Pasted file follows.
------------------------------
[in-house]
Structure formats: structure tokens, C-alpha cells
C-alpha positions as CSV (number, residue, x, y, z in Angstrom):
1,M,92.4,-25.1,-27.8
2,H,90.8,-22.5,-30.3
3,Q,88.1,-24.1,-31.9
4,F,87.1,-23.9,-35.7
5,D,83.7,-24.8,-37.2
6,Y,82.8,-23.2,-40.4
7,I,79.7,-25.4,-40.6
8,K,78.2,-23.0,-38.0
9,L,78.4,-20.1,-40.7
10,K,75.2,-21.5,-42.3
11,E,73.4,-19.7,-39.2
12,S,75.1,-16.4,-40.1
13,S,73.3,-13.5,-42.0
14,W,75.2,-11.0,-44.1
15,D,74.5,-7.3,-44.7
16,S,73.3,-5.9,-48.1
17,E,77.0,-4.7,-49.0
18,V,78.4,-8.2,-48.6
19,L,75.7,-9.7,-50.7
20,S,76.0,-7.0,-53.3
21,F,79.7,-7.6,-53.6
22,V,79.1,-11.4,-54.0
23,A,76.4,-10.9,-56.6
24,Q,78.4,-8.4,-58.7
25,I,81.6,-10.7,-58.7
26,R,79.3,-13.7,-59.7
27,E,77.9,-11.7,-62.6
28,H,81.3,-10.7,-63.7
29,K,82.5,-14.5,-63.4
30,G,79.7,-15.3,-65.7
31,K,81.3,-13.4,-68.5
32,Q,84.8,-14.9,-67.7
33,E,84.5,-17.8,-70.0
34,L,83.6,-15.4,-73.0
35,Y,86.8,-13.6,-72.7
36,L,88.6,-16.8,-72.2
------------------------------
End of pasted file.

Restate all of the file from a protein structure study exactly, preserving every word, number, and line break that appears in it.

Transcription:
[in-house]
Structure formats: structure tokens, C-alpha cells
C-alpha positions as CSV (number, residue, x, y, z in Angstrom):
1,M,92.4,-25.1,-27.8
2,H,90.8,-22.5,-30.3
3,Q,88.1,-24.1,-31.9
4,F,87.1,-23.9,-35.7
5,D,83.7,-24.8,-37.2
6,Y,82.8,-23.2,-40.4
7,I,79.7,-25.4,-40.6
8,K,78.2,-23.0,-38.0
9,L,78.4,-20.1,-40.7
10,K,75.2,-21.5,-42.3
11,E,73.4,-19.7,-39.2
12,S,75.1,-16.4,-40.1
13,S,73.3,-13.5,-42.0
14,W,75.2,-11.0,-44.1
15,D,74.5,-7.3,-44.7
16,S,73.3,-5.9,-48.1
17,E,77.0,-4.7,-49.0
18,V,78.4,-8.2,-48.6
19,L,75.7,-9.7,-50.7
20,S,76.0,-7.0,-53.3
21,F,79.7,-7.6,-53.6
22,V,79.1,-11.4,-54.0
23,A,76.4,-10.9,-56.6
24,Q,78.4,-8.4,-58.7
25,I,81.6,-10.7,-58.7
26,R,79.3,-13.7,-59.7
27,E,77.9,-11.7,-62.6
28,H,81.3,-10.7,-63.7
29,K,82.5,-14.5,-63.4
30,G,79.7,-15.3,-65.7
31,K,81.3,-13.4,-68.5
32,Q,84.8,-14.9,-67.7
33,E,84.5,-17.8,-70.0
34,L,83.6,-15.4,-73.0
35,Y,86.8,-13.6,-72.7
36,L,88.6,-16.8,-72.2